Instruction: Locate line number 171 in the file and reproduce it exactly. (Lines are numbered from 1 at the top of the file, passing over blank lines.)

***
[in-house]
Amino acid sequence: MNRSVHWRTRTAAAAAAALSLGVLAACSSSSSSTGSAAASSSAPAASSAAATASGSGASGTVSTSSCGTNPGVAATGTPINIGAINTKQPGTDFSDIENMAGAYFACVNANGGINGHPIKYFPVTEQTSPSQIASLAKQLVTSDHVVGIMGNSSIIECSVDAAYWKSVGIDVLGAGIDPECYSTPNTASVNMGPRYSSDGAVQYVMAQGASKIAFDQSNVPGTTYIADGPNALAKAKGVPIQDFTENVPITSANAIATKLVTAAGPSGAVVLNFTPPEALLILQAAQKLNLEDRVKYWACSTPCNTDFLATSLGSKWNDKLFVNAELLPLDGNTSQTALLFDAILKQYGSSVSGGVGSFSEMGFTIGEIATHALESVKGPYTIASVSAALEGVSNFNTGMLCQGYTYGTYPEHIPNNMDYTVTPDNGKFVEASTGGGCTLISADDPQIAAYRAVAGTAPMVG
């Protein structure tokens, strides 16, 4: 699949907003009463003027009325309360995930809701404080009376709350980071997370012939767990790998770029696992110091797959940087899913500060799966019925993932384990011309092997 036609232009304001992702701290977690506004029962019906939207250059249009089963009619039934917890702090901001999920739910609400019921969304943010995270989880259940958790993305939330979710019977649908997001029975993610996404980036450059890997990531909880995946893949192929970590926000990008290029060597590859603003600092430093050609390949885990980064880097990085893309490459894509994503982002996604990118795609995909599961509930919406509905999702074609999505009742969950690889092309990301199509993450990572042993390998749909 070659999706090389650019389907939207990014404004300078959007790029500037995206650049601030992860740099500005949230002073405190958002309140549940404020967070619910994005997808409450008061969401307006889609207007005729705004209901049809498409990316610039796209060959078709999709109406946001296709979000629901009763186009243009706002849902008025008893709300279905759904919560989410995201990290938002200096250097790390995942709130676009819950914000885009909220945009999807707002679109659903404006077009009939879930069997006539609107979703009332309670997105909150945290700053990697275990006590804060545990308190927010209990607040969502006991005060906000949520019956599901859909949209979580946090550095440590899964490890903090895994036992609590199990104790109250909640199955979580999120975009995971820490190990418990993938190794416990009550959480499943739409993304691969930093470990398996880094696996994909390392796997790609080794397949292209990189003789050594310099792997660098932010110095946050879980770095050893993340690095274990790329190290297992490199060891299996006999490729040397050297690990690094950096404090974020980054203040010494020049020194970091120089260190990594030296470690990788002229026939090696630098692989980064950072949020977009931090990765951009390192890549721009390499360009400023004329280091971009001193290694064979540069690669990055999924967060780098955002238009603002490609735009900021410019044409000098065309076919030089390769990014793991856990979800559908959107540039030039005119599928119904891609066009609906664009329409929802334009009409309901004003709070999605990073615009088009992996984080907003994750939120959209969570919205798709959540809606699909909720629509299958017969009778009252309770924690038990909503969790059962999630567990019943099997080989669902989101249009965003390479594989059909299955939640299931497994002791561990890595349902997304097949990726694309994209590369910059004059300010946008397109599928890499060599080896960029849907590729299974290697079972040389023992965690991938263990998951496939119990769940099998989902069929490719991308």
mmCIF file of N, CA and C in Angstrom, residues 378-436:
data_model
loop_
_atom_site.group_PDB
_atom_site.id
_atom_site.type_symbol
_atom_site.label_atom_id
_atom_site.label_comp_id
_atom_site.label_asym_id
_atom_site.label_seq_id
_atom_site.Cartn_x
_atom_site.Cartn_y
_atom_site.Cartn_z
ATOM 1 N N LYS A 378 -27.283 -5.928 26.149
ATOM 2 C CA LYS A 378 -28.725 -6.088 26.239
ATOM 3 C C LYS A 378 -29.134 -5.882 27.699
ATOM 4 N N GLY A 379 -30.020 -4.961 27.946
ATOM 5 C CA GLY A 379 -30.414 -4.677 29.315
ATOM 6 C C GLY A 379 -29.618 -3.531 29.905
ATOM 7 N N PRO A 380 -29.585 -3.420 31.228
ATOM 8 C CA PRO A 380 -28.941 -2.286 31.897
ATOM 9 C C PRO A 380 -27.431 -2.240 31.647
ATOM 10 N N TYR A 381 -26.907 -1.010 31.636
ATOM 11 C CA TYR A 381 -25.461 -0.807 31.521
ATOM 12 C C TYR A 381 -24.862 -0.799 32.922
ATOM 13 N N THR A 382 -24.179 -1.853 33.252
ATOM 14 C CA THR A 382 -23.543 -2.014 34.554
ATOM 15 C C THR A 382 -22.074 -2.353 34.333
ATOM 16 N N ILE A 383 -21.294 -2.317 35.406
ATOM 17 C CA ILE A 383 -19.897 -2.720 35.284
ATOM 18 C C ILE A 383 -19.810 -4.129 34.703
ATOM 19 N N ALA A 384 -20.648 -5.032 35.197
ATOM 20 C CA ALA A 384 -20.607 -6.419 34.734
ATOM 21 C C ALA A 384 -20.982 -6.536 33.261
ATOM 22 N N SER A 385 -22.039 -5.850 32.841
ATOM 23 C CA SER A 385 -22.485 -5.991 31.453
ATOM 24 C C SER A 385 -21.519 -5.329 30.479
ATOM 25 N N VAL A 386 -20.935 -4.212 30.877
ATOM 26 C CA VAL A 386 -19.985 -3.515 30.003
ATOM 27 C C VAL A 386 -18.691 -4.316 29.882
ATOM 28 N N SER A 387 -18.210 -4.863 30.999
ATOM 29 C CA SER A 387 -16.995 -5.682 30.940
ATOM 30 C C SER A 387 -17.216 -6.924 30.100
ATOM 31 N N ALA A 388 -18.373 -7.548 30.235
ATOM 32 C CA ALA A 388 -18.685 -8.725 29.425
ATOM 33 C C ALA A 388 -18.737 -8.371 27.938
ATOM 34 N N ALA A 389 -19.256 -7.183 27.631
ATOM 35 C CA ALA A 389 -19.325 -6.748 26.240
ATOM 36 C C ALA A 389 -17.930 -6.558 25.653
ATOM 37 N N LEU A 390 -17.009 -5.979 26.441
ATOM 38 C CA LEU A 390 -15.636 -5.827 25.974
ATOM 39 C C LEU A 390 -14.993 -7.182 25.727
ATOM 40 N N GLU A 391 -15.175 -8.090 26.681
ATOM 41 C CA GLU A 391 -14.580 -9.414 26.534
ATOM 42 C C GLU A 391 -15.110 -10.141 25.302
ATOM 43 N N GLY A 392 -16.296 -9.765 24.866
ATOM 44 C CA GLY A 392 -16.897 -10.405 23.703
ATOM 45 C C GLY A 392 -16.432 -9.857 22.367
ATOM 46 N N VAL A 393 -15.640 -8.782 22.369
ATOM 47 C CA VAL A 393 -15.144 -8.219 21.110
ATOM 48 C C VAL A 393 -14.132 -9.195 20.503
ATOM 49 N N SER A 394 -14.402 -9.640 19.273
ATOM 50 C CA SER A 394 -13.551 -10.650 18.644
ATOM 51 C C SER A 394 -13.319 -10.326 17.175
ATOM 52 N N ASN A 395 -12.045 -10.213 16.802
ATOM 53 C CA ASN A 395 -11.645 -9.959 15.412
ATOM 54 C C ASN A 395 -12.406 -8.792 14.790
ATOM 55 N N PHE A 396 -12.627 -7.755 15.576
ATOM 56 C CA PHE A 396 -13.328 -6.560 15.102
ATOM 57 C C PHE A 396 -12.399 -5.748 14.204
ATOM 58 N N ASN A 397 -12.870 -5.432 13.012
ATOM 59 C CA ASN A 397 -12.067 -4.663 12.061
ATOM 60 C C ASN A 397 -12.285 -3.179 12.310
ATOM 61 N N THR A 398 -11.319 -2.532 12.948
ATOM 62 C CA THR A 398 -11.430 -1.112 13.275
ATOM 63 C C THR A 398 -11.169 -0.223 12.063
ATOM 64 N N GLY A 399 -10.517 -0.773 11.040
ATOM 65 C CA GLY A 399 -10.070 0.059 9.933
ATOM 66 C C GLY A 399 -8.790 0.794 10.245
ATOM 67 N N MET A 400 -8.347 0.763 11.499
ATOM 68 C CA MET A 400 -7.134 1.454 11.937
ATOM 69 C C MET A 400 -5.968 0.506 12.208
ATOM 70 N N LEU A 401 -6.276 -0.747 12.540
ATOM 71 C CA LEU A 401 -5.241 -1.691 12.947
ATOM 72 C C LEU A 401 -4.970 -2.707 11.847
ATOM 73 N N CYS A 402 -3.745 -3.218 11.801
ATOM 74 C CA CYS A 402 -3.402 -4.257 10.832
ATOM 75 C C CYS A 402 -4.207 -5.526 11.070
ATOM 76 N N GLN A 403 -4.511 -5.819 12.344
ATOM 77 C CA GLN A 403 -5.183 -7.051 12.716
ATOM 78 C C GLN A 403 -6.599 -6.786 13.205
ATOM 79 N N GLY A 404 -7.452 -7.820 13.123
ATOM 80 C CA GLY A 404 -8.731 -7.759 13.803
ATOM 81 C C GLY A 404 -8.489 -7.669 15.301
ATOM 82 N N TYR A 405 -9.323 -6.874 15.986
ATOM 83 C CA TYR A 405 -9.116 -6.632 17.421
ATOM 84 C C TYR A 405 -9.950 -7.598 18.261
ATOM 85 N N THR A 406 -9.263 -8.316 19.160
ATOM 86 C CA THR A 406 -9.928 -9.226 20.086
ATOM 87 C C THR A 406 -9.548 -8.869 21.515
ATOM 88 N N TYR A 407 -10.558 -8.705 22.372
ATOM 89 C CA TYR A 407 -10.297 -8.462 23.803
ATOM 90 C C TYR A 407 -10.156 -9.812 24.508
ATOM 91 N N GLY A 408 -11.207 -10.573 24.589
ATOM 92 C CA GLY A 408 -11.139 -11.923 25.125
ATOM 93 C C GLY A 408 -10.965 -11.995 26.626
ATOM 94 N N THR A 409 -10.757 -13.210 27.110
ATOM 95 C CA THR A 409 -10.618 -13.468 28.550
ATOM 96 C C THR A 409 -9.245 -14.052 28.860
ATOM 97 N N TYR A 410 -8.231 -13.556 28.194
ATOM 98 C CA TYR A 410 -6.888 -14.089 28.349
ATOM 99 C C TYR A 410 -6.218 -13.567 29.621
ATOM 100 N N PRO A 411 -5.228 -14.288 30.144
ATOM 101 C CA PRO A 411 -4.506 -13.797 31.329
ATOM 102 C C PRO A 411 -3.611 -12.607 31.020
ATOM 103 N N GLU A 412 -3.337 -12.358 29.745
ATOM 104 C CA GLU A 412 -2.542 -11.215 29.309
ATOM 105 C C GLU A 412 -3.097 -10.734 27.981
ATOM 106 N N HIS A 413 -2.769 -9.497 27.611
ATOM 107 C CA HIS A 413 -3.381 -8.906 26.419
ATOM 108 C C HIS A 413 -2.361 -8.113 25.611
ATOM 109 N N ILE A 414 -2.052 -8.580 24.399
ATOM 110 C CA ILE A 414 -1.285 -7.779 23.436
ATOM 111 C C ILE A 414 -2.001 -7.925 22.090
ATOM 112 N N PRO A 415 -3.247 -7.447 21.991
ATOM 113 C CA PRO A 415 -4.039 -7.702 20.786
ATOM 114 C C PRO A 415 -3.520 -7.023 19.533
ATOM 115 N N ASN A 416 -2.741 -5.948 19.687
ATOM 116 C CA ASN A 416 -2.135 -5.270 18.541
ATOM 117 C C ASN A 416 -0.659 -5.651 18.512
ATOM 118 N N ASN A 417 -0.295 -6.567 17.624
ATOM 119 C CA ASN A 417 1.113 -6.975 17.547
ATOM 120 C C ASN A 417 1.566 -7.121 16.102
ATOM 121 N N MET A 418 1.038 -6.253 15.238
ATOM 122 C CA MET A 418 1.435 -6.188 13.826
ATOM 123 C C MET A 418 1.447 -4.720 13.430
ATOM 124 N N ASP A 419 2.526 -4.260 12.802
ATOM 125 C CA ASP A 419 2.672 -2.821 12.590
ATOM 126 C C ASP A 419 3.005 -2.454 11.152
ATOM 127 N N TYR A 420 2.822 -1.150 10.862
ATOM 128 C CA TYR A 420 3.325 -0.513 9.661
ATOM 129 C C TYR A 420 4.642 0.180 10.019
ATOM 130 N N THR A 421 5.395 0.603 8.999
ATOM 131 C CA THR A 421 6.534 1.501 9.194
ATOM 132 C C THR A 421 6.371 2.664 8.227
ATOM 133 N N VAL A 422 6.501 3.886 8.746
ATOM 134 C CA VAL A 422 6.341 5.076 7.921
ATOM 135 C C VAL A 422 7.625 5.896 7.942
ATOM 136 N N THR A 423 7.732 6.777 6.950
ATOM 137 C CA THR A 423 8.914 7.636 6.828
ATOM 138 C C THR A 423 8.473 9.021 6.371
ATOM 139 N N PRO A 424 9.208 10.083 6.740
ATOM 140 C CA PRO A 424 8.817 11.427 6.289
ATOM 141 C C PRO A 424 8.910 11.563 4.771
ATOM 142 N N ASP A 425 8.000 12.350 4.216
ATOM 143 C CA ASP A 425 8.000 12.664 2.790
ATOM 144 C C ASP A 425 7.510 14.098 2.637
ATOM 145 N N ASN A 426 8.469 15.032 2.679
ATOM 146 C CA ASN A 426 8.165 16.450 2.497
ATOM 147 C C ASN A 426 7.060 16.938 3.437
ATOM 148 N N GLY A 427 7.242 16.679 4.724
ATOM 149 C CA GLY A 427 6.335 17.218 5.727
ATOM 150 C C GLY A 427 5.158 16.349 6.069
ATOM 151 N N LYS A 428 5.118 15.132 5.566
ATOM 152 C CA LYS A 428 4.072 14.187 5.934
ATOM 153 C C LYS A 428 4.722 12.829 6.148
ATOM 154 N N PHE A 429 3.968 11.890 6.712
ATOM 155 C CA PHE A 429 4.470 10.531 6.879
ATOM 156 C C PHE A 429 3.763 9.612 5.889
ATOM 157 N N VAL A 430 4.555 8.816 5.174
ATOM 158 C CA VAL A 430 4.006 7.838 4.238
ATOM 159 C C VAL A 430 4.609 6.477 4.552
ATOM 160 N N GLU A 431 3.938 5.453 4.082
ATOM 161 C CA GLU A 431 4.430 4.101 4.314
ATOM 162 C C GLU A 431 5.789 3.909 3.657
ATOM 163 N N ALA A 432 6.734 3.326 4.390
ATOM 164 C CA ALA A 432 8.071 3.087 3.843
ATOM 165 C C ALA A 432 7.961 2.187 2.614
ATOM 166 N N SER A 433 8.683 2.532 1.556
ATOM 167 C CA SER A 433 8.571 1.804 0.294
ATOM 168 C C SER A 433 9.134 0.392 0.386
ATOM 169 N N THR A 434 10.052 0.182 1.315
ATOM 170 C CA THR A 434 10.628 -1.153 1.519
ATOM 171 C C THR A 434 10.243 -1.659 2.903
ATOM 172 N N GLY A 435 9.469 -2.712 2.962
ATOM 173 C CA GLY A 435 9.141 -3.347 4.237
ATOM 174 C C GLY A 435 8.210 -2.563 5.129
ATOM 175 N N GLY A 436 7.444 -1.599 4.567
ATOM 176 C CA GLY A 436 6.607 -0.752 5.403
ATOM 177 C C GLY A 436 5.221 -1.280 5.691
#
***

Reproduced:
ATOM 155 C CA PHE A 429 4.470 10.531 6.879